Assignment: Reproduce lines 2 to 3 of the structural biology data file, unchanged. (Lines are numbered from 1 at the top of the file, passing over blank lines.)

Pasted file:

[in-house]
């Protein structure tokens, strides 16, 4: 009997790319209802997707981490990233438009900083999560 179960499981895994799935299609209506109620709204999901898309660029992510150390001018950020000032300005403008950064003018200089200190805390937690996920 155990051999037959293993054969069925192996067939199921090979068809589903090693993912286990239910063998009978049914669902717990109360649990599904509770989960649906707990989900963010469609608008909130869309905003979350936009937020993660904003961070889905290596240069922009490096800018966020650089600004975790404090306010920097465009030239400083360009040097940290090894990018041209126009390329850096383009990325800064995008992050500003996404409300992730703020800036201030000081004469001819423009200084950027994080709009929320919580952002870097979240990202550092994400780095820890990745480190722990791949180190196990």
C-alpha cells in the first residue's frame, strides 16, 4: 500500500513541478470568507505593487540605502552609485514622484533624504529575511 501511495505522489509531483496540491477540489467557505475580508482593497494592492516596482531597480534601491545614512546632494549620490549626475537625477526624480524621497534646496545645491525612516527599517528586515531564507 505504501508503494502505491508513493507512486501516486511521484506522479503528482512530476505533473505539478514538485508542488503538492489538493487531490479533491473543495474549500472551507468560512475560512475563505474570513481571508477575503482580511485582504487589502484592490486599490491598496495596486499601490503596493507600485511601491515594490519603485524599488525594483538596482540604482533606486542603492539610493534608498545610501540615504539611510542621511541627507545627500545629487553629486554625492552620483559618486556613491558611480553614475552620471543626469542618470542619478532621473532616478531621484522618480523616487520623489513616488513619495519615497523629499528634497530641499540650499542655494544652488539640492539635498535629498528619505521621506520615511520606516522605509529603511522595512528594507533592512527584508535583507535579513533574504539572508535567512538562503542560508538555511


């Protein structure tokens, strides 16, 4: 009997790319209802997707981490990233438009900083999560 179960499981895994799935299609209506109620709204999901898309660029992510150390001018950020000032300005403008950064003018200089200190805390937690996920 155990051999037959293993054969069925192996067939199921090979068809589903090693993912286990239910063998009978049914669902717990109360649990599904509770989960649906707990989900963010469609608008909130869309905003979350936009937020993660904003961070889905290596240069922009490096800018966020650089600004975790404090306010920097465009030239400083360009040097940290090894990018041209126009390329850096383009990325800064995008992050500003996404409300992730703020800036201030000081004469001819423009200084950027994080709009929320919580952002870097979240990202550092994400780095820890990745480190722990791949180190196990």
C-alpha cells in the first residue's frame, strides 16, 4: 500500500513541478470568507505593487540605502552609485514622484533624504529575511 501511495505522489509531483496540491477540489467557505475580508482593497494592492516596482531597480534601491545614512546632494549620490549626475537625477526624480524621497534646496545645491525612516527599517528586515531564507 505504501508503494502505491508513493507512486501516486511521484506522479503528482512530476505533473505539478514538485508542488503538492489538493487531490479533491473543495474549500472551507468560512475560512475563505474570513481571508477575503482580511485582504487589502484592490486599490491598496495596486499601490503596493507600485511601491515594490519603485524599488525594483538596482540604482533606486542603492539610493534608498545610501540615504539611510542621511541627507545627500545629487553629486554625492552620483559618486556613491558611480553614475552620471543626469542618470542619478532621473532616478531621484522618480523616487520623489513616488513619495519615497523629499528634497530641499540650499542655494544652488539640492539635498535629498528619505521621506520615511520606516522605509529603511522595512528594507533592512527584508535583507535579513533574504539572508535567512538562503542560508538555511